At her sensational trial, beginning on February 4, 1976,  Patricia Hearst was defended by famed attorney F. Lee Bailey.  Bailey portrayed the heiress as a victim of brainwashing.  In his closing argument, he stated that Patty committed robbery in order to survive.  Here are some excerpts from Bailey's closing argument at the trial.

This is not a case about a bank robbery. The crime could have been any one of a number.  It is a case about dying or surviving --that is all Patricia Campbell Hearst thought about. And the question is, what is the right to live? How far can you go to survive? We all know that it is a human impulse, a generic, irresistible human impulse to survive. People eat each other in the Andes to sur­vive. The big question is, and we don't have it in this case, thank God, can you kill to survive? We do it in wartime, but that is a different set of rules. 

A young girl, who absolutely had no poli­tical motivations or history of activity of any kind, was rudely snatched from her home, clouted on the side of the face with a gun butt, and taken as a political prisoner.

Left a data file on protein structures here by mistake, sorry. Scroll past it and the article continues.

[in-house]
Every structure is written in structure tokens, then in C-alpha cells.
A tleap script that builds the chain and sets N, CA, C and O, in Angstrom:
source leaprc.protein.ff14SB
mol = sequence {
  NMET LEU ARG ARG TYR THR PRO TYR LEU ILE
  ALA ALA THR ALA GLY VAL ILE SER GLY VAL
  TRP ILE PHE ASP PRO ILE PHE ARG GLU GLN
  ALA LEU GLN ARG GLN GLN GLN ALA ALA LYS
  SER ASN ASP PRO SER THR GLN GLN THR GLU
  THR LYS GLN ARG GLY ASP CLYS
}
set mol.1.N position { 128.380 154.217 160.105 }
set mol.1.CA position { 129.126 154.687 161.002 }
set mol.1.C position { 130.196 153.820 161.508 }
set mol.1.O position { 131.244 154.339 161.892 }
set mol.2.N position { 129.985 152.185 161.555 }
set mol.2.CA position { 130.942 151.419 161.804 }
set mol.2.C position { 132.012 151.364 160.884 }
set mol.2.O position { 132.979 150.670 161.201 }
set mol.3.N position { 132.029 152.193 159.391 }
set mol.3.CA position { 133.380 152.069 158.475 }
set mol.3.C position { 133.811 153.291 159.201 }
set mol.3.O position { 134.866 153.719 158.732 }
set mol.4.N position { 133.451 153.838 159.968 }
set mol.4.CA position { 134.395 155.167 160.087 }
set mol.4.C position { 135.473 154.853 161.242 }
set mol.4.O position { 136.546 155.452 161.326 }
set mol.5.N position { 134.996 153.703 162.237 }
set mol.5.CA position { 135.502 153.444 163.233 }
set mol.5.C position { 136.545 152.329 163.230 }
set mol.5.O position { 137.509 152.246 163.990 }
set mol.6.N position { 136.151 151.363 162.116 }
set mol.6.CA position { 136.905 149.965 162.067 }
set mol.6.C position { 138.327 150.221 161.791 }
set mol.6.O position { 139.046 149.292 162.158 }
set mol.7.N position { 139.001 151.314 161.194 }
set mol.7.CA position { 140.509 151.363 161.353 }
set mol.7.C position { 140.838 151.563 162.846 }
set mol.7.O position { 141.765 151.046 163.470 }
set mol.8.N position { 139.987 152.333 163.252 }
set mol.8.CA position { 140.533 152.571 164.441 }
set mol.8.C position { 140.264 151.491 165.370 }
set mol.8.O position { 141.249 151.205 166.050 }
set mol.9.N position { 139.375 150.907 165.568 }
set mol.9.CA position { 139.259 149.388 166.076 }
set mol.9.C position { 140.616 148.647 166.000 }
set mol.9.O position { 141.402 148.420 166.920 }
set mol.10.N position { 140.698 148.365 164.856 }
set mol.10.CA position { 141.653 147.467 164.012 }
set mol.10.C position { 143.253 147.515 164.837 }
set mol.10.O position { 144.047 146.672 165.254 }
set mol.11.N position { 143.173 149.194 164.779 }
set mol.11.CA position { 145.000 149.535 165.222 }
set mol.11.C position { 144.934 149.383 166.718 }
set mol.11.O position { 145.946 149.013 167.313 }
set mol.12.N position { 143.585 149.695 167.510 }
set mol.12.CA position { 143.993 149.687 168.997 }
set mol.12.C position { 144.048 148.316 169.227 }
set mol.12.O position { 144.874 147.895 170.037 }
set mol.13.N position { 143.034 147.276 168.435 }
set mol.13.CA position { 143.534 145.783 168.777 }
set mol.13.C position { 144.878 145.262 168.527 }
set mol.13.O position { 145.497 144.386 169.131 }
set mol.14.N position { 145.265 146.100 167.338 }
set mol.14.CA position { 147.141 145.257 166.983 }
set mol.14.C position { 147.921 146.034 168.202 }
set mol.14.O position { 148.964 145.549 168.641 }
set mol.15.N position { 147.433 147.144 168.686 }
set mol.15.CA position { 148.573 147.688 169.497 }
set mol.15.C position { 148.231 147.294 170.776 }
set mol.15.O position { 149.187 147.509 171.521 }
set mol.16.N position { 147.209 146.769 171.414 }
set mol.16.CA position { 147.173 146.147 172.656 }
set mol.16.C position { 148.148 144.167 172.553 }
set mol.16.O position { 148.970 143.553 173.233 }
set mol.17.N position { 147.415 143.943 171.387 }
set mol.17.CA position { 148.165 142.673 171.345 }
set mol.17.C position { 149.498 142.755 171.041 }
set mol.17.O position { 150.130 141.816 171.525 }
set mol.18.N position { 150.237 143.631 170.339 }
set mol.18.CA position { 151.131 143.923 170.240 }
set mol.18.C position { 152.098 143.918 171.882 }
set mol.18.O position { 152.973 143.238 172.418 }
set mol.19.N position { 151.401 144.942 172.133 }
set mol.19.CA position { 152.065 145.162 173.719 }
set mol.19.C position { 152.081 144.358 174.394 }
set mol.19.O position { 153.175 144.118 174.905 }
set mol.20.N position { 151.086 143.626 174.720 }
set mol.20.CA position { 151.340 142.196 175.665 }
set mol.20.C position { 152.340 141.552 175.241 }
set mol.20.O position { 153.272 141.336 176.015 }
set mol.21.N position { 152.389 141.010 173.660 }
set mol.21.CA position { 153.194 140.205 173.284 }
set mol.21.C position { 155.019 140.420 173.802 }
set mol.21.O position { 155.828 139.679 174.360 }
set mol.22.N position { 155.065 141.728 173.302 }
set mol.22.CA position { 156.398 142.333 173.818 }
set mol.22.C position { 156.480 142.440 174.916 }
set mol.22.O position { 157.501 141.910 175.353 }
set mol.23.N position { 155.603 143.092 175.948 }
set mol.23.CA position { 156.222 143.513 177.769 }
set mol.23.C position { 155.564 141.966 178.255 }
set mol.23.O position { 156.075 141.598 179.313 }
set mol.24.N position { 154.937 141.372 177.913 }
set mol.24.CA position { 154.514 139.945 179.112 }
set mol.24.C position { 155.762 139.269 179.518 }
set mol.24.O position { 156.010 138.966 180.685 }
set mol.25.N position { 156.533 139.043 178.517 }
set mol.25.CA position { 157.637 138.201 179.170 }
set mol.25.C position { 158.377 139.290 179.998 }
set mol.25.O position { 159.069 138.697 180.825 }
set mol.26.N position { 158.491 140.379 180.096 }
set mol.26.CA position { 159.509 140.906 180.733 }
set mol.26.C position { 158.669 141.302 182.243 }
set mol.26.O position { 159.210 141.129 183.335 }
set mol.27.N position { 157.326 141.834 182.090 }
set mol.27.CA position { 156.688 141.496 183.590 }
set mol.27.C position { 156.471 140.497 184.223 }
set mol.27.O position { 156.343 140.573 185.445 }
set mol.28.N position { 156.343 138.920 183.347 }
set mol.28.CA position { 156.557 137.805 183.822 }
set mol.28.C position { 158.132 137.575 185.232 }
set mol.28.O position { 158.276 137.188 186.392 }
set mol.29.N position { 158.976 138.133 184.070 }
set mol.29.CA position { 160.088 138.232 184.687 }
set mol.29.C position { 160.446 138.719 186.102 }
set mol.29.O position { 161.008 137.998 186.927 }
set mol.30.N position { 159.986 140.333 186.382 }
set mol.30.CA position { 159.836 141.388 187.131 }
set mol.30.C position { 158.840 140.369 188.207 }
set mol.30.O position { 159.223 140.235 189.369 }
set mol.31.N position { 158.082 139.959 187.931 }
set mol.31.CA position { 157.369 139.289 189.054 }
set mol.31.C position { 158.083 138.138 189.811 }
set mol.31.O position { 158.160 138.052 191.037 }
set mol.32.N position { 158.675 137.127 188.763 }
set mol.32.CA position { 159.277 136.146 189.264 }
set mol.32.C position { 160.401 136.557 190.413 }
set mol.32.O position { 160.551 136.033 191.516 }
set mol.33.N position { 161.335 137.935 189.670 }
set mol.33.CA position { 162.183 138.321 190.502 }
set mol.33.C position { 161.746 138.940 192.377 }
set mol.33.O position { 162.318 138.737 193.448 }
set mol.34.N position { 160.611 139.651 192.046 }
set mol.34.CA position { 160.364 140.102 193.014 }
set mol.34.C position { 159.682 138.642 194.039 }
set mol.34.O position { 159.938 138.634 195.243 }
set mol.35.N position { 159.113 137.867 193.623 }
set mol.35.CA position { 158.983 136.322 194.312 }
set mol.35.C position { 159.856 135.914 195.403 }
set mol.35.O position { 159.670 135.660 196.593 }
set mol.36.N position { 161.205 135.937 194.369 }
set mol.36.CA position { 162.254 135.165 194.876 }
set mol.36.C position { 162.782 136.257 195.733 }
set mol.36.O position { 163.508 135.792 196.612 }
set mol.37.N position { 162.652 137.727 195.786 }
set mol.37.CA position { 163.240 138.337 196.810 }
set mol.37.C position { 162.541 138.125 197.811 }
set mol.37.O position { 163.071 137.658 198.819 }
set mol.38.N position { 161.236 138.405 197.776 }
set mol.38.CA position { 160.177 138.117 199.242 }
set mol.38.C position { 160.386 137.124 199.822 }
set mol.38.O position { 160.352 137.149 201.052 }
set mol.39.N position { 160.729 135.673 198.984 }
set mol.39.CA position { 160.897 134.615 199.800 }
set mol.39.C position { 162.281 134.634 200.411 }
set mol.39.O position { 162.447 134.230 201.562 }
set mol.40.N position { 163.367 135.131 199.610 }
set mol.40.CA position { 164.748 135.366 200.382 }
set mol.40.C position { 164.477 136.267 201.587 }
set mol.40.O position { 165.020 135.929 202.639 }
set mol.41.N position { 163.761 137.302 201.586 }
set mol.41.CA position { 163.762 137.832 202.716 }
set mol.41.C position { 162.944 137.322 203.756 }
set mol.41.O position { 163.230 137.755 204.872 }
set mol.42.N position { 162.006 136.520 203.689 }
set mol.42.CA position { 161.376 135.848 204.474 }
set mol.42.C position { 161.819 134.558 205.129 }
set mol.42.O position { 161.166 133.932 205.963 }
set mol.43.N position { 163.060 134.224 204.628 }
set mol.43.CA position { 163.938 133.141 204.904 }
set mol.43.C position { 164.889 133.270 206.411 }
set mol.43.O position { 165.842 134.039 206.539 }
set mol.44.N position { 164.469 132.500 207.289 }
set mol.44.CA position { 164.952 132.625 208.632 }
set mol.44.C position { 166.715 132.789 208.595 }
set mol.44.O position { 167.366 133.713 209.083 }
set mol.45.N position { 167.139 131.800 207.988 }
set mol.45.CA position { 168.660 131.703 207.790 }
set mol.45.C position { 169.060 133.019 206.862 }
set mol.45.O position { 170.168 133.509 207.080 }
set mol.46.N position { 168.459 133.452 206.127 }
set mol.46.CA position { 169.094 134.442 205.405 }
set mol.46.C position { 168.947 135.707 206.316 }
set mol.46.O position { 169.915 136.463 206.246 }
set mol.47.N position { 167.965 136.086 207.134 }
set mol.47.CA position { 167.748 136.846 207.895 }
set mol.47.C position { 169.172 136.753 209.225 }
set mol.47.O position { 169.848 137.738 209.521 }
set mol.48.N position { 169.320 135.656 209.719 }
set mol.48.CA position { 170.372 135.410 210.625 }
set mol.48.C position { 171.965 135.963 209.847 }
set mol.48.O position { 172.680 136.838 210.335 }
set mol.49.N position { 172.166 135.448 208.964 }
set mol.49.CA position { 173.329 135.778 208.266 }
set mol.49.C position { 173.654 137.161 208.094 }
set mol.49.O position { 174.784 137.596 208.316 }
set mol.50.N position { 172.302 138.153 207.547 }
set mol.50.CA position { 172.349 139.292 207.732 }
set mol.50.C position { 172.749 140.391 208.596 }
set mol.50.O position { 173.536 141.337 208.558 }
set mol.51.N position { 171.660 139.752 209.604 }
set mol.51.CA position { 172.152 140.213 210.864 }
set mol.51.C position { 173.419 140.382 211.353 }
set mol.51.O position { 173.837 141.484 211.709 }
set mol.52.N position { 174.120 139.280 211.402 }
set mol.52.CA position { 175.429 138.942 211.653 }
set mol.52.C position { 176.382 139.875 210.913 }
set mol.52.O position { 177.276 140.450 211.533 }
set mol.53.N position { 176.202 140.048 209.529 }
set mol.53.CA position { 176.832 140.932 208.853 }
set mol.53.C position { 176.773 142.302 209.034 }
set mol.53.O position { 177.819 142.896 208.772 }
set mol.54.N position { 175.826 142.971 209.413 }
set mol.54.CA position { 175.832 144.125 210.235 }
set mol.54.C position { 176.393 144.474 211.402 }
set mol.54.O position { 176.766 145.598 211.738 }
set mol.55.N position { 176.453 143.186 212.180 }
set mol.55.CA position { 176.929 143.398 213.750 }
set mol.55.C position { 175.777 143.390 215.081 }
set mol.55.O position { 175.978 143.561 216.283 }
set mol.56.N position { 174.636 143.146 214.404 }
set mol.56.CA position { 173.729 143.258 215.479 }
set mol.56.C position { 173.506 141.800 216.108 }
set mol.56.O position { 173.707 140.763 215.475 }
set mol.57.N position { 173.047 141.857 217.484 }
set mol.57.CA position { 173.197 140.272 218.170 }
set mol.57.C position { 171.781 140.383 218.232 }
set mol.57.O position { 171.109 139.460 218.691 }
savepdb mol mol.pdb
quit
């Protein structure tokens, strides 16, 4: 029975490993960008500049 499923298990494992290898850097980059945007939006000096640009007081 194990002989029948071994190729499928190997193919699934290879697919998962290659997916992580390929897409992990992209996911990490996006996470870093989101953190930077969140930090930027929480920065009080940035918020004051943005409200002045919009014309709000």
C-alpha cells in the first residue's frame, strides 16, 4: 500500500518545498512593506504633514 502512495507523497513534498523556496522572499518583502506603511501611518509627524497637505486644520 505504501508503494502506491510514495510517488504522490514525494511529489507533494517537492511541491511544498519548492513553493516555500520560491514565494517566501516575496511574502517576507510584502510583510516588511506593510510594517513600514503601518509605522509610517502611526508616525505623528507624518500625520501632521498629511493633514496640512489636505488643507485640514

The prosecu­tor offered only the statement of Patricia Hearst, admitting that she had robbed the bank - and she did rob the bank. You are not here to answer that question, we could answer that without you. The question you are here to answer is why? And would you have done the same thing to survive? Or was it her duty to die, to avoid committing a felony? 

Despite F. Lee Bailey's defence, the jury found Hearst guilty and she was convicted on March 20, 1976. Although she was sentenced to seven years of incarceration, her sentence was commuted by President Jimmy Carter.  Patricia Hearst was released from prison on February 1, 1979 after being confined for 22 months.

After her release, Patty renounced her kidnappers. She also wed her former body guard, Bernard Shaw, an ex-San Francisco police officer.  The two had met in 1976 at Top of the Mark restaurant in San Francisco, the day after she was freed on $1.5 million bail for bank robbery.  After Hearst's conviction, Bernard. a divorced father of two, drove regularly from his home near San Francisco to the Federal Correctional Institution in Pleasanton, California where Patty was imprisoned.

Patty and Bernard were betrothed on Valentine's Day, 1978.  On April 1, 1979, they married in a classic double-ring ceremony at the redwood-walled navy chapel on Treasure Island in San Francisco Bay.  The couple settled in Garrison, New York and had two daughters, Gillian and Lydia Hearst-Shaw (born September 19, 1984). Bernard Shaw, who became vice president of corporate security for the Hearst Corporation, died of cancer on December 18, 2013.  He was 68 years old at the time of his passing.